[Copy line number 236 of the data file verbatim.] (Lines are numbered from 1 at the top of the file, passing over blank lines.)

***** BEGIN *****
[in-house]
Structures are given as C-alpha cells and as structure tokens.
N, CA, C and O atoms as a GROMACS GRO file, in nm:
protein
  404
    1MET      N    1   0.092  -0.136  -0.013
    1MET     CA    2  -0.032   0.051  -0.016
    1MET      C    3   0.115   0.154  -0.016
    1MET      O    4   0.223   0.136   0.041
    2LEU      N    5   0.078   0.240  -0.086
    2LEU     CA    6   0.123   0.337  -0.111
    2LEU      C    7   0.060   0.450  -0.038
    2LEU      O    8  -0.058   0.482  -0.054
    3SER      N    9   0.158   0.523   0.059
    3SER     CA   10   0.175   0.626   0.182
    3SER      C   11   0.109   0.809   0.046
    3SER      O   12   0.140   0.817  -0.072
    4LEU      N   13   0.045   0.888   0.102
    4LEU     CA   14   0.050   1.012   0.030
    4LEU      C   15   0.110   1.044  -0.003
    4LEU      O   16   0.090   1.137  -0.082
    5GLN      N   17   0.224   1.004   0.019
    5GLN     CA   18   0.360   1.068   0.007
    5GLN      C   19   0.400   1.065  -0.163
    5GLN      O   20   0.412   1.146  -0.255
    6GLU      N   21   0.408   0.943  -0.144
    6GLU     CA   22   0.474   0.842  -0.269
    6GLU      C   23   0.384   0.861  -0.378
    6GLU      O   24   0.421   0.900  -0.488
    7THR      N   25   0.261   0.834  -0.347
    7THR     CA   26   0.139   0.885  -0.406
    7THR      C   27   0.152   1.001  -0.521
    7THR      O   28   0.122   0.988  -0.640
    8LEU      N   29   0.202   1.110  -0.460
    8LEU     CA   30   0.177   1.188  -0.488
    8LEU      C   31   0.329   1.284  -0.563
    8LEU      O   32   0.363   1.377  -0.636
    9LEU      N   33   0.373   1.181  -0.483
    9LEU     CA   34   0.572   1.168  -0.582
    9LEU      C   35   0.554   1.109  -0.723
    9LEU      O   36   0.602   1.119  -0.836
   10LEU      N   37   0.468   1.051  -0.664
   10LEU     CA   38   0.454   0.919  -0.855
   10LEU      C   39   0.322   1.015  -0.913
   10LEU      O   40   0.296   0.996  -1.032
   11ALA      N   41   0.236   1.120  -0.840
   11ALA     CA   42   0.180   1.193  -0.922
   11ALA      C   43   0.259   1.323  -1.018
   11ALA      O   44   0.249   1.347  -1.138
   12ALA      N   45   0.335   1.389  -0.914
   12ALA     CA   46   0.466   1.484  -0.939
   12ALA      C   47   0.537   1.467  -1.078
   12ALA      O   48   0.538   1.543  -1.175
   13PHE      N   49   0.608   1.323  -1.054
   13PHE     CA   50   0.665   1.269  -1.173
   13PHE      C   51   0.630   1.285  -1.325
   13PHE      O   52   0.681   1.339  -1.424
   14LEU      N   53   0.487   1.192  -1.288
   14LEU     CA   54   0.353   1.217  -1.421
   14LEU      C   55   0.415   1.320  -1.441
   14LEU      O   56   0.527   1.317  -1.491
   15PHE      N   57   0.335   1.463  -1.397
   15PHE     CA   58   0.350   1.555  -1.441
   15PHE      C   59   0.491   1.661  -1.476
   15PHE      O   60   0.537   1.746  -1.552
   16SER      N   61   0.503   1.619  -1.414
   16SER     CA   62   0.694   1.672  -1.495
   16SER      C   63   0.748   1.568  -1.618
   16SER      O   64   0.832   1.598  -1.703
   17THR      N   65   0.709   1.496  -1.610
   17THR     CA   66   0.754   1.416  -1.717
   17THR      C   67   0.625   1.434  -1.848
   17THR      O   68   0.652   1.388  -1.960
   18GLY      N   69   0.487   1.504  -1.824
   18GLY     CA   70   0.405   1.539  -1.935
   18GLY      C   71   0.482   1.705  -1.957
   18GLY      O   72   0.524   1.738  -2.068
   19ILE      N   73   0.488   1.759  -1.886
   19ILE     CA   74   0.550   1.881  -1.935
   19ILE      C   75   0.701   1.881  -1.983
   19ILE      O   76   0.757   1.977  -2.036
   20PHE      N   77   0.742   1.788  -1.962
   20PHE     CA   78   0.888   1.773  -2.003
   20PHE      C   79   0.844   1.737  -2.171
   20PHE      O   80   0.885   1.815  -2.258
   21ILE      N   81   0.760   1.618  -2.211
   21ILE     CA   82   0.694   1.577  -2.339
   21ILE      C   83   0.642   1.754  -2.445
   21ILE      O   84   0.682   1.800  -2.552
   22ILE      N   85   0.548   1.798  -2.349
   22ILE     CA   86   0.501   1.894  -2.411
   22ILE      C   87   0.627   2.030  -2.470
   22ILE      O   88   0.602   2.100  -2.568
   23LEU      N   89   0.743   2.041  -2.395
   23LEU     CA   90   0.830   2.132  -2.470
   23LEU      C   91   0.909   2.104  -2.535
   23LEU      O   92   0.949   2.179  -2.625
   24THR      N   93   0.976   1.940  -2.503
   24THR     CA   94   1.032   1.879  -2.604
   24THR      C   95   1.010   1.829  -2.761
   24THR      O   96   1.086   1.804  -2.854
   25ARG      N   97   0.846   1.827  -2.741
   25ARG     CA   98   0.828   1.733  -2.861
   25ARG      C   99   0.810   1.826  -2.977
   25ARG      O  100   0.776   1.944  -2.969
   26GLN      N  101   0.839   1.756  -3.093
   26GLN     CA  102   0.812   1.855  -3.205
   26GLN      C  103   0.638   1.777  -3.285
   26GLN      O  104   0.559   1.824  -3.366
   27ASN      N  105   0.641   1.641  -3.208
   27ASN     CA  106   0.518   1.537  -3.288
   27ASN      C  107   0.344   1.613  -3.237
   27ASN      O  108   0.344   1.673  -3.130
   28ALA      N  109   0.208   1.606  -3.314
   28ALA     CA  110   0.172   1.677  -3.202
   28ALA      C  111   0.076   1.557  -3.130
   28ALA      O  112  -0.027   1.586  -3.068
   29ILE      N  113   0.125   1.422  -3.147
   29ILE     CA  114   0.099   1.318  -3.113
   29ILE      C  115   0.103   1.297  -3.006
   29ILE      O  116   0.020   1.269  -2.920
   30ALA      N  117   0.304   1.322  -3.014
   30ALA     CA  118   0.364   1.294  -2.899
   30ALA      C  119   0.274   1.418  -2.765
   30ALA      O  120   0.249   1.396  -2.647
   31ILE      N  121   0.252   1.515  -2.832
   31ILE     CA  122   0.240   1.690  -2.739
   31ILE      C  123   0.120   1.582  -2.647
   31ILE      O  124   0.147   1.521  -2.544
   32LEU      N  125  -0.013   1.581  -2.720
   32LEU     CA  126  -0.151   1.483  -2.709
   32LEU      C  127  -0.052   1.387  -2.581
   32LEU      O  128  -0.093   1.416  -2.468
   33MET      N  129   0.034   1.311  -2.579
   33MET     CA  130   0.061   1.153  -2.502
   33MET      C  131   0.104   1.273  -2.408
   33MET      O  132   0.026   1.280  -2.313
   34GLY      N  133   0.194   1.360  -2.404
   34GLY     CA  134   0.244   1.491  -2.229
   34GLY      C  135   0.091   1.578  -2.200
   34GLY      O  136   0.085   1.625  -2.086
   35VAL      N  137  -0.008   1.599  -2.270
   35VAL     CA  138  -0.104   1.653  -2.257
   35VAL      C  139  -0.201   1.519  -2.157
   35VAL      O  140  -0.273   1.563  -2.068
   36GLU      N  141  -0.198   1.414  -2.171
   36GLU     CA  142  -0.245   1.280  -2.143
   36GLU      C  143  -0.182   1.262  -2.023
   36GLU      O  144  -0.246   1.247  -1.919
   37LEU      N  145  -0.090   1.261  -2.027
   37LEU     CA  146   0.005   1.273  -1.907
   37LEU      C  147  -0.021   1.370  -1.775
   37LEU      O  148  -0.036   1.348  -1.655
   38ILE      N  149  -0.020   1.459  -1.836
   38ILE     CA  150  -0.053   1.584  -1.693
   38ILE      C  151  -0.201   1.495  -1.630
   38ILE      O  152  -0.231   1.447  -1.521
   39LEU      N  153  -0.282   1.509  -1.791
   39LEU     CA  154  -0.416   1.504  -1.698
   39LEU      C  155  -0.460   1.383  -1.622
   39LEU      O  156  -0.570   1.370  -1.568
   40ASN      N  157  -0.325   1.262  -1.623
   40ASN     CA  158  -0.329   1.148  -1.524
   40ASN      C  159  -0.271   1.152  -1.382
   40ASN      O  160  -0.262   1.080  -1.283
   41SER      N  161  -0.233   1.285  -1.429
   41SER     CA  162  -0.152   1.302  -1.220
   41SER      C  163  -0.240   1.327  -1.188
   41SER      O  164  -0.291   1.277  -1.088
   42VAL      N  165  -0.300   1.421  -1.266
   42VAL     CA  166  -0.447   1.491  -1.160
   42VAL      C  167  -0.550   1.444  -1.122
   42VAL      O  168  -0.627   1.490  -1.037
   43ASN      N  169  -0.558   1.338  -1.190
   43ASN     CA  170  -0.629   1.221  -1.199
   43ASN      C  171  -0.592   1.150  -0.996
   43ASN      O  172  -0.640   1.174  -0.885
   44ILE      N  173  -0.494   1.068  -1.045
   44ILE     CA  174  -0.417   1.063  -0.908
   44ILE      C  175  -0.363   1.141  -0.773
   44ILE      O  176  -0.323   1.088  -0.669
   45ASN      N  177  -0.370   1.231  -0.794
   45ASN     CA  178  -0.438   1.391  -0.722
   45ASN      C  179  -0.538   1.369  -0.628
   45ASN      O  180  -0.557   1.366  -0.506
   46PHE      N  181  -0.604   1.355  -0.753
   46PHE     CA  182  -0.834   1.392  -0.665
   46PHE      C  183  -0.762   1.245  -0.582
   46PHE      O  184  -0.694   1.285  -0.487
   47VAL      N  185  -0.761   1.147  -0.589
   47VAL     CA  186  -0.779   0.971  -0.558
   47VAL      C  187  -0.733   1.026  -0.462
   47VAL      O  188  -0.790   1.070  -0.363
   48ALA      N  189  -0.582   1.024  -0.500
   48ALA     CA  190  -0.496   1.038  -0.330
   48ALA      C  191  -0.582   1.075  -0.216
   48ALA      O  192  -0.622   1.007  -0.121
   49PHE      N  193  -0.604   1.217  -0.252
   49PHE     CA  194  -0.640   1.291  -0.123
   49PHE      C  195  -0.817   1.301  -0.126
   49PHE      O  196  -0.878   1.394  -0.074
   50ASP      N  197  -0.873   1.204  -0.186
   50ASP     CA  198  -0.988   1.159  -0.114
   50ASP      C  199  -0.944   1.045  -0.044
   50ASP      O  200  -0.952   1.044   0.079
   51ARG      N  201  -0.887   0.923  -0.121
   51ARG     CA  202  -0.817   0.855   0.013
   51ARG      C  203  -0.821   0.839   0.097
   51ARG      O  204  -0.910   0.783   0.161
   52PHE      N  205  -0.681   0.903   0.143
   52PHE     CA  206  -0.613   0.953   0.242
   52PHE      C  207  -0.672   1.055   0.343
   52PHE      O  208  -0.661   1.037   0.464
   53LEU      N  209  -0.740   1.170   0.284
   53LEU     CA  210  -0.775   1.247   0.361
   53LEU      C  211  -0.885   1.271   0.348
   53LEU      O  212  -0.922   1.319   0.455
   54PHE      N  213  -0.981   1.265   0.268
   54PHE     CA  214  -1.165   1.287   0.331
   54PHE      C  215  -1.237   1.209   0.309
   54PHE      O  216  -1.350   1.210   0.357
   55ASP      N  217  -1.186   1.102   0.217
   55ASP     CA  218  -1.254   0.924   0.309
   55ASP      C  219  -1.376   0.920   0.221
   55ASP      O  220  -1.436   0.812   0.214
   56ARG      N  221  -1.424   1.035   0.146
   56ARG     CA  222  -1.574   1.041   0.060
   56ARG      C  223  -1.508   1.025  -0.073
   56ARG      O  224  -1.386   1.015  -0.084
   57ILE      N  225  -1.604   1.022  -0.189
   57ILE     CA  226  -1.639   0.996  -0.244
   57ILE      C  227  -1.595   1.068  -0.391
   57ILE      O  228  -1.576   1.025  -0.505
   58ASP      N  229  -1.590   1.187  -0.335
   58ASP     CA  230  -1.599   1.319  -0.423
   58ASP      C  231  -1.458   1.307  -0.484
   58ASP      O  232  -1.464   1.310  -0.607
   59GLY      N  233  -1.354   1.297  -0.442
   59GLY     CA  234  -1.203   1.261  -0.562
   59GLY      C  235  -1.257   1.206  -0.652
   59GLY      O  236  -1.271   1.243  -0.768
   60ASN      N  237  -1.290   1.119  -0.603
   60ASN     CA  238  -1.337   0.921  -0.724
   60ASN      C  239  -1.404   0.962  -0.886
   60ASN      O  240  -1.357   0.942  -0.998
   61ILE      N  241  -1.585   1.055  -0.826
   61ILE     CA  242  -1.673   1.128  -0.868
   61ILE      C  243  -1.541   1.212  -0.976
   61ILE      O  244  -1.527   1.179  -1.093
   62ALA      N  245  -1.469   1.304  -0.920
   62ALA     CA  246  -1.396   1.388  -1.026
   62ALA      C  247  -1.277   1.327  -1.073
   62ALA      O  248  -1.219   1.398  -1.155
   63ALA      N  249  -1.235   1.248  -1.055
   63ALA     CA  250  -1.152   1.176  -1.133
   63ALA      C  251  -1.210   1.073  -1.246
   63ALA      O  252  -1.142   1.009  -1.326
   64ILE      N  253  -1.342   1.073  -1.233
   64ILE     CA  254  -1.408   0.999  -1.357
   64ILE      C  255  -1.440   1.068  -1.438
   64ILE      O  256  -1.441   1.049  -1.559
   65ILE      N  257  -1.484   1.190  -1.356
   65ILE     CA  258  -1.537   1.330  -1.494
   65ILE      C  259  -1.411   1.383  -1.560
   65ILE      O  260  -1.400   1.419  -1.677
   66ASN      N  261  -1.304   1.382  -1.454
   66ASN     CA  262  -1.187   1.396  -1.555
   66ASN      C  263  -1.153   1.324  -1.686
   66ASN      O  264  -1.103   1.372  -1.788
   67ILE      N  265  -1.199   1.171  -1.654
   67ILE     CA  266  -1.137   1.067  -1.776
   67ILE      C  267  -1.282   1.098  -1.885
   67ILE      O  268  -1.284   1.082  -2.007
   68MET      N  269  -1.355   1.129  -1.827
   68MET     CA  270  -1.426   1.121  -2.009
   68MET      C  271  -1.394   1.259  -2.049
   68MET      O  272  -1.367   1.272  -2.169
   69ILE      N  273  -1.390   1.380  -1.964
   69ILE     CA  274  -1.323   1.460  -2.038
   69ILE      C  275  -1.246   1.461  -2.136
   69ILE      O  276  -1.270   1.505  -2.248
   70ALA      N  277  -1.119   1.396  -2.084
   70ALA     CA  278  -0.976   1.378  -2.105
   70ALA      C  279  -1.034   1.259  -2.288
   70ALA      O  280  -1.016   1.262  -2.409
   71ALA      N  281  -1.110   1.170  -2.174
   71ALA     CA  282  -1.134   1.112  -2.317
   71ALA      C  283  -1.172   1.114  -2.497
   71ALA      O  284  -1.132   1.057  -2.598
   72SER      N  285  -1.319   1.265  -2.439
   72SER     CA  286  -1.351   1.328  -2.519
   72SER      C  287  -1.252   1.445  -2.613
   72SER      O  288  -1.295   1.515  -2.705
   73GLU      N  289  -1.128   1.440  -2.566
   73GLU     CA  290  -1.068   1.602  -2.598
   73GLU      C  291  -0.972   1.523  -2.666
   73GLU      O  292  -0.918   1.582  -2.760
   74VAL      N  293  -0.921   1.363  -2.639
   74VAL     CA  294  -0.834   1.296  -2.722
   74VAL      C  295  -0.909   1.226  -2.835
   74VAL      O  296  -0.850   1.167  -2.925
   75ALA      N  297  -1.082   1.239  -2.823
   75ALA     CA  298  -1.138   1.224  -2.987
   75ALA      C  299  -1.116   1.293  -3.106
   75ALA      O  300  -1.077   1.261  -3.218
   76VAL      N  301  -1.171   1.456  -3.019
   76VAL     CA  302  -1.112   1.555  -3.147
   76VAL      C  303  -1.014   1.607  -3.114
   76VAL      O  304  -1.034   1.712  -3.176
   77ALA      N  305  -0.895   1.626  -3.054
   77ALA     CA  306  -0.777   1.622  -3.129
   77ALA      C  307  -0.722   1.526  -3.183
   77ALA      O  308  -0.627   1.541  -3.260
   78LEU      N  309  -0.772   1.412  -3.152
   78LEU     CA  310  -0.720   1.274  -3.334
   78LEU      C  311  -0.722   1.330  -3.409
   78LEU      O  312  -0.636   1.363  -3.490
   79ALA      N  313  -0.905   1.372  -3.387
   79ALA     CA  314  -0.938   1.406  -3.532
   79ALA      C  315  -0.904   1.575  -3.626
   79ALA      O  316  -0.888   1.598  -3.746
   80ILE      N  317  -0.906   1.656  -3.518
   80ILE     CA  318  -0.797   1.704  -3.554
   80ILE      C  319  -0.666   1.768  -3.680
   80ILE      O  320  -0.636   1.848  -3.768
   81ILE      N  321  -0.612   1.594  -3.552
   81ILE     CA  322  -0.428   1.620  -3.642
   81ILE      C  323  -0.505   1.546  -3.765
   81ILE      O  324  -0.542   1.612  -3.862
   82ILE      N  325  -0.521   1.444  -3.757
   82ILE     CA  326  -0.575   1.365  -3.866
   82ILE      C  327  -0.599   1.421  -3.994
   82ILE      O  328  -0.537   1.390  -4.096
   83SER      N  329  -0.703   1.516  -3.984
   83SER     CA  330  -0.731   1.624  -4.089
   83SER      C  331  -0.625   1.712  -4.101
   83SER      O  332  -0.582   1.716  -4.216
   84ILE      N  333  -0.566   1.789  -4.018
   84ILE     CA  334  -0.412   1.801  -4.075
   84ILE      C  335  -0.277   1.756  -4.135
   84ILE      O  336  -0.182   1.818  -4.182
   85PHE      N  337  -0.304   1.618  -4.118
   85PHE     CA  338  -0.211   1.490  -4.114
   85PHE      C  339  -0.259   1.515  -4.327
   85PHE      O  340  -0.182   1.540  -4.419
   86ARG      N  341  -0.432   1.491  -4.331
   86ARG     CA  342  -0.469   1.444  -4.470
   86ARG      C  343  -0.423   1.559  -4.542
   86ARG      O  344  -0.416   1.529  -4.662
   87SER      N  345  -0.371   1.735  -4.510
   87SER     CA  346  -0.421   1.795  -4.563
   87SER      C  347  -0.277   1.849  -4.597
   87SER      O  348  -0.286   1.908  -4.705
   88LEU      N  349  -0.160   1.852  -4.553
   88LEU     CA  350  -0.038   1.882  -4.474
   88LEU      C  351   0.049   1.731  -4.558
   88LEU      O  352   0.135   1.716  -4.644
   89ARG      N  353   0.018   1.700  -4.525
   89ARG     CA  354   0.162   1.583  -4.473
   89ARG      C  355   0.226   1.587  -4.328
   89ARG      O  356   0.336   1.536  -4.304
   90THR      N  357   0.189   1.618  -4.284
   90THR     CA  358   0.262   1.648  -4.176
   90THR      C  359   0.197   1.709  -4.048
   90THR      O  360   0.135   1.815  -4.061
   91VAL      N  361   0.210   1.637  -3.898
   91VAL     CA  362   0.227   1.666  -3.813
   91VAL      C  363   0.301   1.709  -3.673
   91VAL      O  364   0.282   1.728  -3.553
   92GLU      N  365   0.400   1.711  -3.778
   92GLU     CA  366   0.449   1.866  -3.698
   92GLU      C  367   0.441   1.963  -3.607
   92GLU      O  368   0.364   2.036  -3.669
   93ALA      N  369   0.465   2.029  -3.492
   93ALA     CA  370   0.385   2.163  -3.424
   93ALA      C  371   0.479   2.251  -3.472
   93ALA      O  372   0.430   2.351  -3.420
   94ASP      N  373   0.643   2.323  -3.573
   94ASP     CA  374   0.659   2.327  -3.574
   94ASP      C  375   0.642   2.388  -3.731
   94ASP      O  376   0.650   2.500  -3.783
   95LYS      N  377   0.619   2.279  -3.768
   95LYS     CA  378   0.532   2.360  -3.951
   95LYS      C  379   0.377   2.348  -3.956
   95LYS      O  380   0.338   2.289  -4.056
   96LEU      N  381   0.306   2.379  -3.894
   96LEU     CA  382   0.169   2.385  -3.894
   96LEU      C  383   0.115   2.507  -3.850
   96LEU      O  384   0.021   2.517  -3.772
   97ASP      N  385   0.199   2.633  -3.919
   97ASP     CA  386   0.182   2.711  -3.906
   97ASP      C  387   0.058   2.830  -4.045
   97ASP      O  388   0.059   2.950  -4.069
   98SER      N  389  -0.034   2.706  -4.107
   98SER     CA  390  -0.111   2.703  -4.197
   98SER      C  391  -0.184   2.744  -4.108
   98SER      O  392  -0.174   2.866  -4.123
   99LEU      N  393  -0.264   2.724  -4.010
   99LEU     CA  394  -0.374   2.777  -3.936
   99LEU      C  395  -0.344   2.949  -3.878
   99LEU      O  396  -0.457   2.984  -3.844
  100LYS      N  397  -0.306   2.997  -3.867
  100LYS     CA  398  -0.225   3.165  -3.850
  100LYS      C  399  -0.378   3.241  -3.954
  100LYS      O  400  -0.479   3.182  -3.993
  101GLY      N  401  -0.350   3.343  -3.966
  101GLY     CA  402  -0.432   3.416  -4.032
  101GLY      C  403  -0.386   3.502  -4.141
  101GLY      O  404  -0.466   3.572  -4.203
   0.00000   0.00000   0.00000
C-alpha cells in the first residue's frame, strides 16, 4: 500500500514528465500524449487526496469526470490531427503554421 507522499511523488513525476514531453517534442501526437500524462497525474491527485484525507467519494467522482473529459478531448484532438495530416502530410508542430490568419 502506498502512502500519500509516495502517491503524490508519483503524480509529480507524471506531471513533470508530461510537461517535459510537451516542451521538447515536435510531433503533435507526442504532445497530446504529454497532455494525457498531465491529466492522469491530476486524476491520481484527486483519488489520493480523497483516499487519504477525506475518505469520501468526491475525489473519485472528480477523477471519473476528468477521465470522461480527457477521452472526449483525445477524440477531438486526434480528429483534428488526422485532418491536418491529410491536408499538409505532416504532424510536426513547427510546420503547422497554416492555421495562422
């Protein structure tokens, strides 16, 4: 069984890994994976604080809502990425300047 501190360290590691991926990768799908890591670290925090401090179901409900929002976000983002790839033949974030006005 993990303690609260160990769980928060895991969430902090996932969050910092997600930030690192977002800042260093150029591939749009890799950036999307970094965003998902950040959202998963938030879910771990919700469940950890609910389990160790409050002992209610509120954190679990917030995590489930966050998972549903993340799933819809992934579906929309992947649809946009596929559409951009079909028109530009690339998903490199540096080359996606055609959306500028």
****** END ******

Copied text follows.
   58ASP      C  231  -1.458   1.307  -0.484